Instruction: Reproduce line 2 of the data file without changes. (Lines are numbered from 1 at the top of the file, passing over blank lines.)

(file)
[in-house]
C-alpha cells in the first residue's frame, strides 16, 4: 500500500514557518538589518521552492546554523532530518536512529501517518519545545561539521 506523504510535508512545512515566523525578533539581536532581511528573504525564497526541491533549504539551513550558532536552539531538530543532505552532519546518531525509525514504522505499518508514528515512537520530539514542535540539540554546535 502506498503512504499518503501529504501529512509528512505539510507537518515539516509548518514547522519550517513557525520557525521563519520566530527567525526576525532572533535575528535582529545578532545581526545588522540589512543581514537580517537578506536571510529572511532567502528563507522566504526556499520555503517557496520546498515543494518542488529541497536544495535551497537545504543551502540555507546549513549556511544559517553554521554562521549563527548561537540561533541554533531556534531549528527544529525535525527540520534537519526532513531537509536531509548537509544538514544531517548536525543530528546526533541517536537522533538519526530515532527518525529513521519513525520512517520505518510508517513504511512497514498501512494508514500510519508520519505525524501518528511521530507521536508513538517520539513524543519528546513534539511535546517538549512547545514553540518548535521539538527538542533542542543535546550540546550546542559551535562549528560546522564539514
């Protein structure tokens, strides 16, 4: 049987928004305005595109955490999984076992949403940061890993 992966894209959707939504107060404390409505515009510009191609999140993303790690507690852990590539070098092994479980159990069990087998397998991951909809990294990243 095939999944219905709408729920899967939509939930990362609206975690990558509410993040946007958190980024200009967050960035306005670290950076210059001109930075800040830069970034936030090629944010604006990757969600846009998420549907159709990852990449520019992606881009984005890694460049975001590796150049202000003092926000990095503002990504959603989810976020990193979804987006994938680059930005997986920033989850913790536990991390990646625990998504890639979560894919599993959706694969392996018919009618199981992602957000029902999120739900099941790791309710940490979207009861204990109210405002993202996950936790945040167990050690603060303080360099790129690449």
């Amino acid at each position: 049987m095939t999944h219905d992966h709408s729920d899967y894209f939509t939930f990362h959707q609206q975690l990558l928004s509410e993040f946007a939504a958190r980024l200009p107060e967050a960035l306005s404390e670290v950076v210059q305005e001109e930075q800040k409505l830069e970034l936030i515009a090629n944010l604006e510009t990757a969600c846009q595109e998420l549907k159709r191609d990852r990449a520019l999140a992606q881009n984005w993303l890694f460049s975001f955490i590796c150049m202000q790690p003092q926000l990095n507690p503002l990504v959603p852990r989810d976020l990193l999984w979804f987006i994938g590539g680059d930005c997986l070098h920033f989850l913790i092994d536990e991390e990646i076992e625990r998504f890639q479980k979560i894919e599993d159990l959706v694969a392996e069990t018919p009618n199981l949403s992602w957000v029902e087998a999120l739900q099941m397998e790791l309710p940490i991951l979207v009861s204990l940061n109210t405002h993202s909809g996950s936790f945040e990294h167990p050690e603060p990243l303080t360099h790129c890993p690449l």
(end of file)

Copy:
C-alpha cells in the first residue's frame, strides 16, 4: 500500500514557518538589518521552492546554523532530518536512529501517518519545545561539521 506523504510535508512545512515566523525578533539581536532581511528573504525564497526541491533549504539551513550558532536552539531538530543532505552532519546518531525509525514504522505499518508514528515512537520530539514542535540539540554546535 502506498503512504499518503501529504501529512509528512505539510507537518515539516509548518514547522519550517513557525520557525521563519520566530527567525526576525532572533535575528535582529545578532545581526545588522540589512543581514537580517537578506536571510529572511532567502528563507522566504526556499520555503517557496520546498515543494518542488529541497536544495535551497537545504543551502540555507546549513549556511544559517553554521554562521549563527548561537540561533541554533531556534531549528527544529525535525527540520534537519526532513531537509536531509548537509544538514544531517548536525543530528546526533541517536537522533538519526530515532527518525529513521519513525520512517520505518510508517513504511512497514498501512494508514500510519508520519505525524501518528511521530507521536508513538517520539513524543519528546513534539511535546517538549512547545514553540518548535521539538527538542533542542543535546550540546550546542559551535562549528560546522564539514